Finally, given that the health crisis will last for several more months, we can expect PACME to have an accelerating effect on the development of the online training offer, which was already arousing growing interest within companies.


PACME is aimed at employers and targets workers who have maintained their employment relationship, but neglects those who are unemployed. However, employers can request PACME training for employees they have laid off, as a number of those who have lost their employment relationship with their employer could potentially be called back to work. This is where the collective promoters mentioned above could act as intermediaries between unemployed workers and training providers by providing training to this category of unemployed workers. A conclusive experiment was carried out in the pharmacy sector a few years ago. PACME would thus play an even more important role among the thousands of workers who have lost their jobs.

The impact of the current crisis on employment varies from one sector of economic activity to another, as well as according to the size of the company and the skill level of the workforce. However, PACME makes no distinction between applicants. The program will be in effect until September 30 or until its $100 million budget is exhausted. In other words, it operates on a first-come-first-served basis.

Studies have shown that the sectors of economic activity where workers participate most in training activities are those on the cutting edge of technology as well as the highly unionized manufacturing sector. They also reveal that small- and medium-sized enterprises (SMEs) and low-skilled workers are less likely to be involved in training. However, we know that the current crisis is hitting the local services’ sector – for example, the tourism industry, restaurant industry and retail sector – which is mainly composed of SMEs and whose workers are generally low-skilled and have low salaries. It is therefore, paradoxically, these SMEs and these workers that are less likely to participate in PACME, even if unemployment remains high and jobs are difficult to find in this sector.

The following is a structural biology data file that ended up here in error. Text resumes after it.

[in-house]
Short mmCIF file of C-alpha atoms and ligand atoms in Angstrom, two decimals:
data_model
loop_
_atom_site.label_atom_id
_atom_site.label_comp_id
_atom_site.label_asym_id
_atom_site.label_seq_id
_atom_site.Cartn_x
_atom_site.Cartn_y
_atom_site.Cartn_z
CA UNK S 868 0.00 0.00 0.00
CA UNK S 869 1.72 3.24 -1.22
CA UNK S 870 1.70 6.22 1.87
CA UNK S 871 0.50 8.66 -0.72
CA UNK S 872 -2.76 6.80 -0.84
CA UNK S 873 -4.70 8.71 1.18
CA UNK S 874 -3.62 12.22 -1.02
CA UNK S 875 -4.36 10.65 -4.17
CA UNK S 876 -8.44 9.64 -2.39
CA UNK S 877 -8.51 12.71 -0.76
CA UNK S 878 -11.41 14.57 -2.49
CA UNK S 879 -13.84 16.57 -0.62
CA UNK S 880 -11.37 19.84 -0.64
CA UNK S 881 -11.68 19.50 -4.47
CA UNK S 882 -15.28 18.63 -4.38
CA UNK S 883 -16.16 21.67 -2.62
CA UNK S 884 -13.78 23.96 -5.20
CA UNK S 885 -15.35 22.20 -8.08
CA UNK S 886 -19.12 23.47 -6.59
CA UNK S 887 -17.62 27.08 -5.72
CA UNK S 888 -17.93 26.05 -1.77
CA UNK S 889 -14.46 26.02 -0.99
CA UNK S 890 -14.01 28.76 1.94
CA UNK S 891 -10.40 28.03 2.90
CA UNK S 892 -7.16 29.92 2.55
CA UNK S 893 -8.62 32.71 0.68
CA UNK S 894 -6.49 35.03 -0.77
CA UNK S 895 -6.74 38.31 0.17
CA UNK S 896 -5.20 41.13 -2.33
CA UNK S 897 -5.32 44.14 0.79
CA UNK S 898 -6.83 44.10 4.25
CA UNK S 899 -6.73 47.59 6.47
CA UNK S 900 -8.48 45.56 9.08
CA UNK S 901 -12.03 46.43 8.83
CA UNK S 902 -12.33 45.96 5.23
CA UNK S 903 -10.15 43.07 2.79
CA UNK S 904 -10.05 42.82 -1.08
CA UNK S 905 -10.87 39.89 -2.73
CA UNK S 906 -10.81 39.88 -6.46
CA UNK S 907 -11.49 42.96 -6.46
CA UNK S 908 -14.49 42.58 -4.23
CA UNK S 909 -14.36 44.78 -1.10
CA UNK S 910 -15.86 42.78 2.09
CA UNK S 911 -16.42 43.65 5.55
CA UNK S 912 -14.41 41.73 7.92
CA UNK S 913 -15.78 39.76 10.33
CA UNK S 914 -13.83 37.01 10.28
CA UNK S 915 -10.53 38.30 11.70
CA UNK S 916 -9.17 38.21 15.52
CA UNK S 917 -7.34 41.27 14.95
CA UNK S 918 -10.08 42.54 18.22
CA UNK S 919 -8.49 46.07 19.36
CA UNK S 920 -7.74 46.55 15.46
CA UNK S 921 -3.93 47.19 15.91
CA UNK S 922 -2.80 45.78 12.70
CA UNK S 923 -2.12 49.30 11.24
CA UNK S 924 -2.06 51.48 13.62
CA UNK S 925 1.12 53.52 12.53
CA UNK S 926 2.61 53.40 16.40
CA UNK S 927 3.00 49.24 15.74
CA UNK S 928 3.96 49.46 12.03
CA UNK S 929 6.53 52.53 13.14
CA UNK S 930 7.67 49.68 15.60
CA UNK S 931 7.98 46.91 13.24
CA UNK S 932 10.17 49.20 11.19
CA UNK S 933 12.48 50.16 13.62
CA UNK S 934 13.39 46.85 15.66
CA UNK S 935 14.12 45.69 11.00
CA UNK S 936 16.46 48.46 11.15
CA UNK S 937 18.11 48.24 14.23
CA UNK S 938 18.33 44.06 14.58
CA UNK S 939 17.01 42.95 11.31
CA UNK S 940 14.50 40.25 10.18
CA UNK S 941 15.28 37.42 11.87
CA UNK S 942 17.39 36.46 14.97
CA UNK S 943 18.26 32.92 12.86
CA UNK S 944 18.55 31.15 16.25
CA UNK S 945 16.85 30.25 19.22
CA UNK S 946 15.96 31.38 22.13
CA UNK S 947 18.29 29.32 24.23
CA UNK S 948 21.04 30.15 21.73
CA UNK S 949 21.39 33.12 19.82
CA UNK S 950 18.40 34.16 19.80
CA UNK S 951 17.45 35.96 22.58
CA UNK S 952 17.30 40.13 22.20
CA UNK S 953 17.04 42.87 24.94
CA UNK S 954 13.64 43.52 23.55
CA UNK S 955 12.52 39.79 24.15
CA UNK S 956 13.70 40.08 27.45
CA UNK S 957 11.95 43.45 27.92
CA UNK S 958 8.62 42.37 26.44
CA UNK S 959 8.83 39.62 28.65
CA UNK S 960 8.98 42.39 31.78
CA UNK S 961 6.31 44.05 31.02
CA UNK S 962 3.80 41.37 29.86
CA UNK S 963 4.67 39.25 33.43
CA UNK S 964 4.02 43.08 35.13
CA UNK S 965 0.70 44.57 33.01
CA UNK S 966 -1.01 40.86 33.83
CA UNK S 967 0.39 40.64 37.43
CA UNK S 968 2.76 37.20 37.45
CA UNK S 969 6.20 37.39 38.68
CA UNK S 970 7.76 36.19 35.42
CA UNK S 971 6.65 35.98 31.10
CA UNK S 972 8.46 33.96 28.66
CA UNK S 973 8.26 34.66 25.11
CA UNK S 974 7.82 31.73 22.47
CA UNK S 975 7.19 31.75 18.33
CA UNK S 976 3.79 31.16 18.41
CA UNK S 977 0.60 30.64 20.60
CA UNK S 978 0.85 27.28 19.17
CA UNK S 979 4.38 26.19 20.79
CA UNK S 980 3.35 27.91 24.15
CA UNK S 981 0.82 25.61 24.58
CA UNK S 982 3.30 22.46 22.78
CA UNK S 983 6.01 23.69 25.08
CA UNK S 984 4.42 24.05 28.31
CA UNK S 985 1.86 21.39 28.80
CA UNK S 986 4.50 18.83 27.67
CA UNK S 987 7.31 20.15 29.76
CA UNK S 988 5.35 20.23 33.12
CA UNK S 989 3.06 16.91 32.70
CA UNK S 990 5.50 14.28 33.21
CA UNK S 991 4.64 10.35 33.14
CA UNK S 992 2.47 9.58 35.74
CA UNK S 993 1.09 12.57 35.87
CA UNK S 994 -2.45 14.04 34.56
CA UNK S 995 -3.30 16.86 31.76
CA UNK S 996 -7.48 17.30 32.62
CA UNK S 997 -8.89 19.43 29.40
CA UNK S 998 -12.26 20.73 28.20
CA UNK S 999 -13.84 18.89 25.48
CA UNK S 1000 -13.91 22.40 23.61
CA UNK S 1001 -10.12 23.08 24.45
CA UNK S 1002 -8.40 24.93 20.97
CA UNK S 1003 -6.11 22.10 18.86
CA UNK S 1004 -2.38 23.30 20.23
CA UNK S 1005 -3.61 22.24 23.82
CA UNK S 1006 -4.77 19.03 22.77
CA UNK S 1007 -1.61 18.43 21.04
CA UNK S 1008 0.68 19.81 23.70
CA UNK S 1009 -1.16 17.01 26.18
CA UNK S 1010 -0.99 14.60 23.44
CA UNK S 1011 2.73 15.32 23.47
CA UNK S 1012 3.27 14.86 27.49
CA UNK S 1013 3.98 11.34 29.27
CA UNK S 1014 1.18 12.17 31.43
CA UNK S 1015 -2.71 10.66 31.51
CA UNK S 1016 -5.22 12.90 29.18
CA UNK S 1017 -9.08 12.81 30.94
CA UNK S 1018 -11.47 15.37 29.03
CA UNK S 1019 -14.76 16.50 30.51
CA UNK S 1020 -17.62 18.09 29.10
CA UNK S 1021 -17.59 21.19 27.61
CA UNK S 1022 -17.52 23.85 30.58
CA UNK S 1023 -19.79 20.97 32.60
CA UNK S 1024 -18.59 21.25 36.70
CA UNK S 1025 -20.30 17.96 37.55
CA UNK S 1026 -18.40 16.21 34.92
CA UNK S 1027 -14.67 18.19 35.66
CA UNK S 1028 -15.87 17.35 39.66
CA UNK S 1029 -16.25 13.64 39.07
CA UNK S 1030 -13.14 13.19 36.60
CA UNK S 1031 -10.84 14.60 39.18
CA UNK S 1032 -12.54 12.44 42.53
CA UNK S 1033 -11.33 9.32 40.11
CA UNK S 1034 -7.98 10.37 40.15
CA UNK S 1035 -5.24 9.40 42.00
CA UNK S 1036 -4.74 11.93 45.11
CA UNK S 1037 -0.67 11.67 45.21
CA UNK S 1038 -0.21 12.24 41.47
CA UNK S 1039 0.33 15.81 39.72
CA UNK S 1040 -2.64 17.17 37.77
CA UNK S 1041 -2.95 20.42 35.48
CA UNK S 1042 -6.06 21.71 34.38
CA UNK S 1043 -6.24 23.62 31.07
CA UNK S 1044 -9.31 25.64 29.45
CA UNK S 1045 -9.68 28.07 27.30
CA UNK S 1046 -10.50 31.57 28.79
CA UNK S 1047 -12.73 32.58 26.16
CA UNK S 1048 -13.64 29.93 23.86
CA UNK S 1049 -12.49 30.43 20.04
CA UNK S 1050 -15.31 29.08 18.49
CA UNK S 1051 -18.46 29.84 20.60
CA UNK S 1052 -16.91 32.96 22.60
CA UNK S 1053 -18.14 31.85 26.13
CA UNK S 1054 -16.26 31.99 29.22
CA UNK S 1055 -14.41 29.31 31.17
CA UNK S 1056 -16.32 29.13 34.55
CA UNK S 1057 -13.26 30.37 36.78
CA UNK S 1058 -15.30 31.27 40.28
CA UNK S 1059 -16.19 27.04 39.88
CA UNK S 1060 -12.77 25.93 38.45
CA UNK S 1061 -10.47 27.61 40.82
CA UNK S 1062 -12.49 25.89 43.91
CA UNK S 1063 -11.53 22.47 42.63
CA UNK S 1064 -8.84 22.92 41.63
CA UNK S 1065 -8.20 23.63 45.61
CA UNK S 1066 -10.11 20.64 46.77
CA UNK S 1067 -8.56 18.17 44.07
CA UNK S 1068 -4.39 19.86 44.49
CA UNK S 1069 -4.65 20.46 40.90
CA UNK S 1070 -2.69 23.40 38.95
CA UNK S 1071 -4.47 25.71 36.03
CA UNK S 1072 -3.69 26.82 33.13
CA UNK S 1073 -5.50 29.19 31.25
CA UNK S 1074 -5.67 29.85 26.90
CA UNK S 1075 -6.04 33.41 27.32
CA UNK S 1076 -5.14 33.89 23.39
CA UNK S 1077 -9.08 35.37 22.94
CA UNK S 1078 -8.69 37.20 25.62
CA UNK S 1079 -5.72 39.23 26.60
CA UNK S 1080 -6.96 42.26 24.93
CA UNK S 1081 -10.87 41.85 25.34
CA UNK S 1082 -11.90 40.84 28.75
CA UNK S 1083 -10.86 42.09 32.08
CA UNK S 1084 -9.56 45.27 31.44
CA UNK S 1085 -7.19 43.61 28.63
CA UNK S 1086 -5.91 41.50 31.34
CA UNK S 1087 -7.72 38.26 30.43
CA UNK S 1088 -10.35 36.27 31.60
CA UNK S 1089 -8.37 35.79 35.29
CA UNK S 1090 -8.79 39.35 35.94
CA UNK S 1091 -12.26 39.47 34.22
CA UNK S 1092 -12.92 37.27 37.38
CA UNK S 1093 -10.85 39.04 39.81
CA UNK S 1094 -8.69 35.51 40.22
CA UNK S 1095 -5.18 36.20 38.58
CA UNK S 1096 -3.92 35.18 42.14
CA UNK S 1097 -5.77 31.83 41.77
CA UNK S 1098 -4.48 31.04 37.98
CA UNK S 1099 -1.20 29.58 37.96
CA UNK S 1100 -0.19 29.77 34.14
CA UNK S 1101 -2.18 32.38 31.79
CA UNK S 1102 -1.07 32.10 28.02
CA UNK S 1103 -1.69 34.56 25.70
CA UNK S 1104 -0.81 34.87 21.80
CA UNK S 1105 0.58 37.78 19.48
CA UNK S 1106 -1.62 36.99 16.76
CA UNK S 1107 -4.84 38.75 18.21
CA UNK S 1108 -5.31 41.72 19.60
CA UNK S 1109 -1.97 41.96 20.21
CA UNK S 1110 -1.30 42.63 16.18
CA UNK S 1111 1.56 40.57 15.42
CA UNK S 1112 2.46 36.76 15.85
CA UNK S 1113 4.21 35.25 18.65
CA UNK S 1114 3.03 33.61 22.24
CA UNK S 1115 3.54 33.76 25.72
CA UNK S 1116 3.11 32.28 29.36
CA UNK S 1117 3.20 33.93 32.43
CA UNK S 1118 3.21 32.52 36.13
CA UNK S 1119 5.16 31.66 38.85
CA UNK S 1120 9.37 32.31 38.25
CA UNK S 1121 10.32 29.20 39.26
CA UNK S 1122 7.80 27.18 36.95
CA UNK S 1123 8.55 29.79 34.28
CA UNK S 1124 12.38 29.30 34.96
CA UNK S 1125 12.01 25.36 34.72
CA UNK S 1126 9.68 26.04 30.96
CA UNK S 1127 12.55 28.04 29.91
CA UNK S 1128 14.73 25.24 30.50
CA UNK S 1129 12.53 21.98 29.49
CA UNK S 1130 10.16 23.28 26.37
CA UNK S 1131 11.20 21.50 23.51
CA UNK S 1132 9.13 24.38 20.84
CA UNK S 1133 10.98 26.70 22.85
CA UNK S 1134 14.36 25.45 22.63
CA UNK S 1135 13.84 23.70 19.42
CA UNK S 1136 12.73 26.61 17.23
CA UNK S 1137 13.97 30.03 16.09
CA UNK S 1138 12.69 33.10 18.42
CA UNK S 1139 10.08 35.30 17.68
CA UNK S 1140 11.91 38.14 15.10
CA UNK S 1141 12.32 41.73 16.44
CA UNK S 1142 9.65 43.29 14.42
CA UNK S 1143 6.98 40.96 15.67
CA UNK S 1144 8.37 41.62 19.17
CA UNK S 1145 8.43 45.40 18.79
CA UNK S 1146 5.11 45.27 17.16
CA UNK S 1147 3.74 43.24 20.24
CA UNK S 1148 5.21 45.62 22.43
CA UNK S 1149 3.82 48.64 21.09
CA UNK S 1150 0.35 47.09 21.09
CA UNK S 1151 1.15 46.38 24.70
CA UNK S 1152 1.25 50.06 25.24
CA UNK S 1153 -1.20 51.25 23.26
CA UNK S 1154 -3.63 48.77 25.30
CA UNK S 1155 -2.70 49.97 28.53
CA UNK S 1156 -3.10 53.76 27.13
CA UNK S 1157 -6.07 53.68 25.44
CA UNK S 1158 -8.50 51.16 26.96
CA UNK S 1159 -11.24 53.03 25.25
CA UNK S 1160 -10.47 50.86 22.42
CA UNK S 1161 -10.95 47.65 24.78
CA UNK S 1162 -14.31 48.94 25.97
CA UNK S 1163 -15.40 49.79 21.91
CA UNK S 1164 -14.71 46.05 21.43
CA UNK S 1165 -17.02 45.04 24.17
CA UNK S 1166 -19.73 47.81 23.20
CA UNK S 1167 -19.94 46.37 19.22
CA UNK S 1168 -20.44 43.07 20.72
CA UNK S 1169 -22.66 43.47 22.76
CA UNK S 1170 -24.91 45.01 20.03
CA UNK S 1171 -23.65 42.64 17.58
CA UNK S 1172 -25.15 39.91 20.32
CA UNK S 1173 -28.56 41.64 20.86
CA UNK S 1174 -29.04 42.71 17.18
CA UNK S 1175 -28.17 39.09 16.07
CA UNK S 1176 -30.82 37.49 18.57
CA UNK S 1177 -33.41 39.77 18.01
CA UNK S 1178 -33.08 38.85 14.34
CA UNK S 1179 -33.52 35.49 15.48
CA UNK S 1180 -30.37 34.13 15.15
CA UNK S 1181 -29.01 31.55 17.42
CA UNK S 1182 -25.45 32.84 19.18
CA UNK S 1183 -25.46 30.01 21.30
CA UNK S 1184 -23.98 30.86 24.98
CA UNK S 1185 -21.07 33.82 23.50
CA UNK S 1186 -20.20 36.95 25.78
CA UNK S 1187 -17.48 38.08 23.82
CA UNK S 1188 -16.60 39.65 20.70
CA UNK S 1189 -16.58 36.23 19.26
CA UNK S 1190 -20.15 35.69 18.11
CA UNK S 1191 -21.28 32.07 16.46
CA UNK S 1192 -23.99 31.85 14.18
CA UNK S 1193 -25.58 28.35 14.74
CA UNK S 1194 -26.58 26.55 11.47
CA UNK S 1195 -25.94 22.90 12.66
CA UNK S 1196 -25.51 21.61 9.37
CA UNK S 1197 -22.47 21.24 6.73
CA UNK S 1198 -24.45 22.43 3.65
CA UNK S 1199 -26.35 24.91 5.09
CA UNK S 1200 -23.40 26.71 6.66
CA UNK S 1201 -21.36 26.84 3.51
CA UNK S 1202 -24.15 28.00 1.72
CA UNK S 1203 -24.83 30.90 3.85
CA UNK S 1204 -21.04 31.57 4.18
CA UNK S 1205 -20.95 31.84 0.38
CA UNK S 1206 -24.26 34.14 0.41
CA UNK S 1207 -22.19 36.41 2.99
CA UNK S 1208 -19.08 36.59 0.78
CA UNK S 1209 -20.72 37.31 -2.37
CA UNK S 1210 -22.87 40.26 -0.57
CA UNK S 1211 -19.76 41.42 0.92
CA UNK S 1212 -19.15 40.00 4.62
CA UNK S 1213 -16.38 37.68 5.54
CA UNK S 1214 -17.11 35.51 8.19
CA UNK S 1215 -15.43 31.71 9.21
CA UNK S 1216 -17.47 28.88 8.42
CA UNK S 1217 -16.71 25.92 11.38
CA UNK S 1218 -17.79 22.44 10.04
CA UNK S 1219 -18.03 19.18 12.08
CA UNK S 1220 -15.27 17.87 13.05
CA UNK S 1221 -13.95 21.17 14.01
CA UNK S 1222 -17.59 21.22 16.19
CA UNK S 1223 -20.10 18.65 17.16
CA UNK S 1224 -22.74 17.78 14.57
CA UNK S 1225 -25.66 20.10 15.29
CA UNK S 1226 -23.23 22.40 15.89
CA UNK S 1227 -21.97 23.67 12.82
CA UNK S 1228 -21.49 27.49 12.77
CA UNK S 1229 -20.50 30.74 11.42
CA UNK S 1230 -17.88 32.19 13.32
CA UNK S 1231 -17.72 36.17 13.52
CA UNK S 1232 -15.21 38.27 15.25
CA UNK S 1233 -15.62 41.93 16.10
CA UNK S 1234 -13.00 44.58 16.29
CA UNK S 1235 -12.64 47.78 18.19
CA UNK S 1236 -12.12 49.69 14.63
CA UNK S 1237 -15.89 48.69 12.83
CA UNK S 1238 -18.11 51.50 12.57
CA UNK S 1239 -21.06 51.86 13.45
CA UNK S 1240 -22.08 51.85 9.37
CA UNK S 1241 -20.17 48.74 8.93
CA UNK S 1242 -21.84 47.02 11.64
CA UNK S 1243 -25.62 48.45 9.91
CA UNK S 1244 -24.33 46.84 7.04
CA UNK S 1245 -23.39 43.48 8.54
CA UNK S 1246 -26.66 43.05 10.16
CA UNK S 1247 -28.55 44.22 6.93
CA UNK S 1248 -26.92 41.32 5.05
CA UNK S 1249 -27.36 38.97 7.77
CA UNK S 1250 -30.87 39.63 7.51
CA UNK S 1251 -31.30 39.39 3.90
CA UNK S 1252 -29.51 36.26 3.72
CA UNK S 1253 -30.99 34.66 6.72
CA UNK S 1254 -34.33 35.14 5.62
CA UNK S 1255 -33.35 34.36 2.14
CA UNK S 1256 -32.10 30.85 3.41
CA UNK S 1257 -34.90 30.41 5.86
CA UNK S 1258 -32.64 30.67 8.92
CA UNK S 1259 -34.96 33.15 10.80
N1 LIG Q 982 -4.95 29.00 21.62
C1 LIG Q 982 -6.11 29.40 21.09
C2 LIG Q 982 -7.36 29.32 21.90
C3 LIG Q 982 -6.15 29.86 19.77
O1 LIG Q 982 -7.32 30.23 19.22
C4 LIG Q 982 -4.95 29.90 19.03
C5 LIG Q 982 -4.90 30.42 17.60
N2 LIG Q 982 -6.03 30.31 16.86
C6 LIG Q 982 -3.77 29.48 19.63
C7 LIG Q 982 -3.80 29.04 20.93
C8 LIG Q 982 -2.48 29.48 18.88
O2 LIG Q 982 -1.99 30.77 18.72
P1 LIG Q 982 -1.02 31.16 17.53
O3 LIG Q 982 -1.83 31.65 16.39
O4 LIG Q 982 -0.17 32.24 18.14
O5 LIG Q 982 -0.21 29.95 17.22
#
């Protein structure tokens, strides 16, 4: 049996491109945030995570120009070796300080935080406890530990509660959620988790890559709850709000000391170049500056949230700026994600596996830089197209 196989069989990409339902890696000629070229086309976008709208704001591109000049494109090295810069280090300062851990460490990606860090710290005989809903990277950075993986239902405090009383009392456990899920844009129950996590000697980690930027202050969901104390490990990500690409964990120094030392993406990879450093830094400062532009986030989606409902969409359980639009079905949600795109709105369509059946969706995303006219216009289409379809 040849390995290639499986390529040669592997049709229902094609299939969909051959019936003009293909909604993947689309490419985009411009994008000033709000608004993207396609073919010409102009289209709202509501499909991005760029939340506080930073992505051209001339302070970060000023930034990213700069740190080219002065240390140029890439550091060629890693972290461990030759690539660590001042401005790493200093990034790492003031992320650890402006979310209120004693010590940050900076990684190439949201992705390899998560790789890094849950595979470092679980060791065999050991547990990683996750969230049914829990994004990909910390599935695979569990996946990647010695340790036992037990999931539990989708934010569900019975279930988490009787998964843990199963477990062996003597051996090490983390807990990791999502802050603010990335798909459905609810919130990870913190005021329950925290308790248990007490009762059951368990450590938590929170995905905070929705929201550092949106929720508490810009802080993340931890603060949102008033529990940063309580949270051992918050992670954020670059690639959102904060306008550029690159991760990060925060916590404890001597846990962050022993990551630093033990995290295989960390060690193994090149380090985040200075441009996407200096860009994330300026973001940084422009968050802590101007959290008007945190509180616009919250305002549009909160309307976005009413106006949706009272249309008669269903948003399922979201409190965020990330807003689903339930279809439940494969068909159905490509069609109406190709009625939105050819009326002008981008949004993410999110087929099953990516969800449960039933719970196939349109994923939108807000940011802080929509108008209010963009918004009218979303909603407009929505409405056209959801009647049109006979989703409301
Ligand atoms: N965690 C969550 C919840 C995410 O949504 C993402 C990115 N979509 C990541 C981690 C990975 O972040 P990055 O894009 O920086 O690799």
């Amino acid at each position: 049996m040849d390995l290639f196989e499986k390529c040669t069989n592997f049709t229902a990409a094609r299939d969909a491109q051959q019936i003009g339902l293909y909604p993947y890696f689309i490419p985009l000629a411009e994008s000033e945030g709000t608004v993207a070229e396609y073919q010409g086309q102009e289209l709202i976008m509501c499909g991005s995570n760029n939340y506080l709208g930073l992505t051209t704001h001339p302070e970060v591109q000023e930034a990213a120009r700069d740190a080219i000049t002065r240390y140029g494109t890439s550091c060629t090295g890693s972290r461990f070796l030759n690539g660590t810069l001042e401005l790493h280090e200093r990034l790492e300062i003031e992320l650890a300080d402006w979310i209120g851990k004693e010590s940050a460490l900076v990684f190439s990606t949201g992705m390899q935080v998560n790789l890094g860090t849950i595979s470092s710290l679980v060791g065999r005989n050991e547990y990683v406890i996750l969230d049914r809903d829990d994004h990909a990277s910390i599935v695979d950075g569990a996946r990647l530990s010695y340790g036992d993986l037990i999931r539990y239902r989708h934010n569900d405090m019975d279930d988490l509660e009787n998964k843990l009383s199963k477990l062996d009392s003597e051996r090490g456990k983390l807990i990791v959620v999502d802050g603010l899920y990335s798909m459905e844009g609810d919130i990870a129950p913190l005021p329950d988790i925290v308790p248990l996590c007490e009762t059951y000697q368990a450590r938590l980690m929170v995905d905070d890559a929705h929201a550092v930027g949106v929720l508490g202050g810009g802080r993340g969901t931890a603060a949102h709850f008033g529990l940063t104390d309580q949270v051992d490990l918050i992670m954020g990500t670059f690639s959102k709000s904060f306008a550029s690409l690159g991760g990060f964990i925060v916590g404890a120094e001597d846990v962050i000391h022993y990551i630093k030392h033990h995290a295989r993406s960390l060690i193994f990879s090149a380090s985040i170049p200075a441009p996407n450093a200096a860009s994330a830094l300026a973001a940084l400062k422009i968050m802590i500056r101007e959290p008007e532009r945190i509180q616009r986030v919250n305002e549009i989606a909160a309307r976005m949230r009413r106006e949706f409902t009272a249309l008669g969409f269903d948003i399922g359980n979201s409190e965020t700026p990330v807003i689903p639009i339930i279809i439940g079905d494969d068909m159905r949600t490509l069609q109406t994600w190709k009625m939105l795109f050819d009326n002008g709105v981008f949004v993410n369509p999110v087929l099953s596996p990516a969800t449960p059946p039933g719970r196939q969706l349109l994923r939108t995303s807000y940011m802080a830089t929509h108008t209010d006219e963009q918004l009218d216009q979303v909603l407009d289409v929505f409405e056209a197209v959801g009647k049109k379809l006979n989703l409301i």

It is therefore, paradoxically, these SMEs and these workers that are less likely to participate in PACME.

Prioritizing the development of skills in certain sectors of economic activity, depending on the size of the companies and the skill level of the workforce, would be beneficial not only for those working in these sectors, but also for all of Quebec society. The industries hardest hit by the crisis, the less productive firms and the low-skilled workers who have low wages could benefit greatly from a program aimed at increasing their productivity and wealth, and thus benefit the whole community.

Finally, the duration of the PACME, scheduled until September 30, 2020, seems too short given the uncertainty surrounding the date of the return to economic normalcy. A vaccine against COVID-19 is not expected to be available before 2021. This means that the economy could be slowed for several more months. The government should consider extending PACME to December 31, 2020 and increasing its budget accordingly to allow more SMEs and low-skilled workers, especially the most vulnerable, to benefit from it. An extension could also be beneficial for workplaces where training cannot be provided remotely. When public health measures are lifted, they will then access training in workplaces and thus benefit from the program.

PACME is an historic opportunity to raise the level of skills in several sectors of activity. It should be ensured that SMEs and low-skilled workers who have participated less in training activities until now because of costs and lack of time can primarily benefit. PACME eliminates certain obstacles to training; it will have a significant impact if it can make SMEs and the low-skilled workforce more productive so that they can more vigorously engage in post-pandemic recovery.

This article is part of The Coronavirus Pandemic: Canada’s Response special feature.

Photo: Quebec Premier François Legault arrives at his daily press conference with Jean Boulet, Minister of Labour, Employment and Social Solidarity, on March 26, 2020, in Quebec City.  La Presse canadienne / Jacques Boissinot. The photo credit stays in French. 

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Yves Blanchet
Yves Blanchet is a lecturer at Université de Montréal’s École de relations industrielles. He is part of a team at the Observatoire compétences-emplois (employment skills observatory) researching public policy on skills development, training and employment.